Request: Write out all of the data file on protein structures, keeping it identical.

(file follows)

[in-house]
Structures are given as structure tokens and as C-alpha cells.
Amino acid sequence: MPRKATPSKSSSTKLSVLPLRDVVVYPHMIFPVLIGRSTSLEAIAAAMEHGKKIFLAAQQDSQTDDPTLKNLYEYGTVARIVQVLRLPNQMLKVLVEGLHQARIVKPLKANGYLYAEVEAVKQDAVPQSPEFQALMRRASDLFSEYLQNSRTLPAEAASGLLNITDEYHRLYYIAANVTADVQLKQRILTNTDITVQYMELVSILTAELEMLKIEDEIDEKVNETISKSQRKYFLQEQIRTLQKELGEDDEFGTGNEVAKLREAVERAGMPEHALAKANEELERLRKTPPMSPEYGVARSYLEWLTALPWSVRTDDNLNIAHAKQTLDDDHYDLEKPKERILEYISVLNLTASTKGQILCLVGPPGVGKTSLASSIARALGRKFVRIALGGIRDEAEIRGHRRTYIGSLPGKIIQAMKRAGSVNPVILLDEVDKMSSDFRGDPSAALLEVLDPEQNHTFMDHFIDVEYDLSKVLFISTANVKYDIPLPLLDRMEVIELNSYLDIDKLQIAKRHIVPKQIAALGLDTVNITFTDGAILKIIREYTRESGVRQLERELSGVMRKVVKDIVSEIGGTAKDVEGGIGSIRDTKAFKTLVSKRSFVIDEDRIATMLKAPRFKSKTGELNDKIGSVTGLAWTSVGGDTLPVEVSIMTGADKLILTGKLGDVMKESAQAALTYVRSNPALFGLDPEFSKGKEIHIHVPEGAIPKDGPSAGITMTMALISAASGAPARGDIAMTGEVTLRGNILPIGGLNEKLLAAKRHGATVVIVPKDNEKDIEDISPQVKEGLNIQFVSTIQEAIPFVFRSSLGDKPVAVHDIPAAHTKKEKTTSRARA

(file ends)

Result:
[in-house]
Structures are given as structure tokens and as C-alpha cells.
Amino acid sequence: MPRKATPSKSSSTKLSVLPLRDVVVYPHMIFPVLIGRSTSLEAIAAAMEHGKKIFLAAQQDSQTDDPTLKNLYEYGTVARIVQVLRLPNQMLKVLVEGLHQARIVKPLKANGYLYAEVEAVKQDAVPQSPEFQALMRRASDLFSEYLQNSRTLPAEAASGLLNITDEYHRLYYIAANVTADVQLKQRILTNTDITVQYMELVSILTAELEMLKIEDEIDEKVNETISKSQRKYFLQEQIRTLQKELGEDDEFGTGNEVAKLREAVERAGMPEHALAKANEELERLRKTPPMSPEYGVARSYLEWLTALPWSVRTDDNLNIAHAKQTLDDDHYDLEKPKERILEYISVLNLTASTKGQILCLVGPPGVGKTSLASSIARALGRKFVRIALGGIRDEAEIRGHRRTYIGSLPGKIIQAMKRAGSVNPVILLDEVDKMSSDFRGDPSAALLEVLDPEQNHTFMDHFIDVEYDLSKVLFISTANVKYDIPLPLLDRMEVIELNSYLDIDKLQIAKRHIVPKQIAALGLDTVNITFTDGAILKIIREYTRESGVRQLERELSGVMRKVVKDIVSEIGGTAKDVEGGIGSIRDTKAFKTLVSKRSFVIDEDRIATMLKAPRFKSKTGELNDKIGSVTGLAWTSVGGDTLPVEVSIMTGADKLILTGKLGDVMKESAQAALTYVRSNPALFGLDPEFSKGKEIHIHVPEGAIPKDGPSAGITMTMALISAASGAPARGDIAMTGEVTLRGNILPIGGLNEKLLAAKRHGATVVIVPKDNEKDIEDISPQVKEGLNIQFVSTIQEAIPFVFRSSLGDKPVAVHDIPAAHTKKEKTTSRARA